Christmas Time in My House

As in most homes, Christmas is a big deal in mine.  The excitement runs high as the days pass and the 25th looms closer and closer.  Here are a few traditions that we try to keep each year.

1.  The tree is up by Thanksgiving.  Putting the tree up a day or two before the turkey day is a huge thing checked off my list.  In my mind, there is something about seeing the tree up, lit and  ready to go that takes all sorts of stress away.

2. When my sons were little, I didn’t put any presents out until they were in be on Christmas Eve.  It was so much fun to see how big their eyes got on Christmas morning.  All the presents from grandparents and us as well as Santa’s gifts usually made a pretty big pile.  Now, my little girl helps me put all of the presents under the tree.  I still have to “slap a few hands” when the boys try to shake their presents to determine the contents.  I have gotten smarter, though, and I pack things in odd shaped boxes with lots of packing peanuts so shaking is unproductive.

3. About 10 days before Christmas (earlier if I am lucky), I bake gingerbread men and hang them from the dining room light fixture.   The cookies fall periodically and it’s a mad scramble to see who gets a piece to eat.

4. On normal years (this one isn’t normal), I make up many, many goodie plates the first week of December and we deliver them as a family on the first Monday of the month.  The kids fight over who gets to go to the doors to hand out the plates, so I usually have to make a detailed route map and assign kids to houses before we even step one foot out the door.  This year, I am late and the plates are still a work in progress.

5. These are out of order, I am writing these as I think of them.  On Christmas morning, the stockings that were set out in the living room “mysteriously” end up on the foot of all of the kids beds.  When they get up, excited and anxious to open presents, but usually too early for the grownups, they can sit on their beds and look in their stockings.  This is usually good for 20 more minutes of sleep for us.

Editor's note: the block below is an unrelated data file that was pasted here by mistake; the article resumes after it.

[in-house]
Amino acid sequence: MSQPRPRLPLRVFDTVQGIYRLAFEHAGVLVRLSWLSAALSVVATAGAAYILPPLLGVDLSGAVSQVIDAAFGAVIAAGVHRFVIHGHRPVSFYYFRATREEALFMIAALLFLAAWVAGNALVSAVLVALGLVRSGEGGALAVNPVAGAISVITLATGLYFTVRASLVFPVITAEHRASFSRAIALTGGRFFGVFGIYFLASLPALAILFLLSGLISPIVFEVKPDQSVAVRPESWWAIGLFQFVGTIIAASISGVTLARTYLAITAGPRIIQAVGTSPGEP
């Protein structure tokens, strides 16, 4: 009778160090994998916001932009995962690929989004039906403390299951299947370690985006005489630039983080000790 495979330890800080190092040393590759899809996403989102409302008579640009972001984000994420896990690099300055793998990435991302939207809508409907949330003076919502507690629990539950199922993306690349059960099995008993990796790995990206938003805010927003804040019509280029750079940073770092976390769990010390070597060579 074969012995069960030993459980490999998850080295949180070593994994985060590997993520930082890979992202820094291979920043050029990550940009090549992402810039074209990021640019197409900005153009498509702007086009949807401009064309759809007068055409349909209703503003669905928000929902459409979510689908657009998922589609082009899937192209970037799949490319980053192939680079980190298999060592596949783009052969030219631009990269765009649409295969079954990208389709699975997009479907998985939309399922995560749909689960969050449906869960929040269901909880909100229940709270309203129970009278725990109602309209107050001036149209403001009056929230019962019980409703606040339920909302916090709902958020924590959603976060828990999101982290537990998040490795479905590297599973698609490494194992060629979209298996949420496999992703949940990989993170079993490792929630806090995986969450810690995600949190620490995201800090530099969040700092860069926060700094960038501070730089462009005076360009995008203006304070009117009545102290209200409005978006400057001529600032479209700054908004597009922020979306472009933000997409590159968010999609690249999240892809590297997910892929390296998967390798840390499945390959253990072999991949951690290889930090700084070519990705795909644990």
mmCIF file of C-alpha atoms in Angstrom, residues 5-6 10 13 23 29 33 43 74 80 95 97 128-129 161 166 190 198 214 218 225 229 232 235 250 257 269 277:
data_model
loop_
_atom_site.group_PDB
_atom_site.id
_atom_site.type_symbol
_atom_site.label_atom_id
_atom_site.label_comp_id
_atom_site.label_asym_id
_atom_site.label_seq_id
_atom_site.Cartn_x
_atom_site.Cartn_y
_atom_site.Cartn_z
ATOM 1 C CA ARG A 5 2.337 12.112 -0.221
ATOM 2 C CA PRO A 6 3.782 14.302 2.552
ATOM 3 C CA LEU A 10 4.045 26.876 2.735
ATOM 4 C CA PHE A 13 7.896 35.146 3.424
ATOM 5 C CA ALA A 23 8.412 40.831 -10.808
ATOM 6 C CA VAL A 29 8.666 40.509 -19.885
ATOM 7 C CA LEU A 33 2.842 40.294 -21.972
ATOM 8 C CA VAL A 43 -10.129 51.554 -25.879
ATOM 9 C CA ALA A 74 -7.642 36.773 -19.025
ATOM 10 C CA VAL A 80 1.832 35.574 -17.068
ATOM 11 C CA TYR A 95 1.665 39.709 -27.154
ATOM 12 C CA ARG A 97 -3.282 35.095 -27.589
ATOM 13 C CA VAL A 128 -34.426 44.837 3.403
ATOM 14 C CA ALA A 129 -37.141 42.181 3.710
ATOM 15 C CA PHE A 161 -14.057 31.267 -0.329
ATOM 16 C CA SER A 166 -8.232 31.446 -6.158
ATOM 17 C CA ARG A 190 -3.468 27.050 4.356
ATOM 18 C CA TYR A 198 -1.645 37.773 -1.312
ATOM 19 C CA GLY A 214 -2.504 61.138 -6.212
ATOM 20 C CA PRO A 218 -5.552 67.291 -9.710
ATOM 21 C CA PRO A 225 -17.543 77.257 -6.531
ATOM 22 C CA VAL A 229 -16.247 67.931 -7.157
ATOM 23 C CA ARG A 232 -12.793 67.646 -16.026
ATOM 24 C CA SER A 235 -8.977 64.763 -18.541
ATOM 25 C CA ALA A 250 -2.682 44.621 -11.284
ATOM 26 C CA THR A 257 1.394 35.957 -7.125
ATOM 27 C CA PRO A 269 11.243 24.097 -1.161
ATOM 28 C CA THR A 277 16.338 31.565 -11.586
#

6. Christmas Eve is the big dinner day.  On Christmas morning, we eat cinnamon rolls that have been made to the point of the last rise the night before and then brought out and baked that morning.  The rest of the day is leftovers.  It’s a day off for the cook.

7. All CDs in my car are changed out for Christmas varieties at the beginning of December.  I have a big variety of music from the Nutcracker to saxophone, from Bing Crosby to Charlotte Church.  It’s the only time of the year that there are no complaints about not getting to listen to “cool” music.

8. My Christmas tree is decorated almost entirely with homemade ornaments.  As I get them out each year to decorate, I am transported back either to when I made it or to who gave it to me.  Each one has a special meaning to our family.  I give my daughter a new ornament each year.  None of them are homemade, but they signify something in her life, like a move to AZ or an obsession with Tinker Bell.

9. I make more treats in December, if that’s possible.  The month isn’t complete if I don’t make cutout cookies.  Everyday for the last week, my oldest has asked when I am going to make them.  On top of the plates of treats that come in, I try to keep a good supply of my own on the counters.

There are probably a few traditions that I am not remembering; things that I just do without realizing it’s tradition.  These recurring events that happen every year help to make it a memorable day.  I keep trying to get my kids to understand that Christmas is something to look forward to not because of presents, but because of family, traditions and of course, the REAL reason we celebrate, the birth of the Savior.  It’s a work in progress.

Leave a Reply

Your email address will not be published. Required fields are marked *

You may use these HTML tags and attributes: <a href="" title=""> <abbr title=""> <acronym title=""> <b> <blockquote cite=""> <cite> <code> <del datetime=""> <em> <i> <q cite=""> <strike> <strong>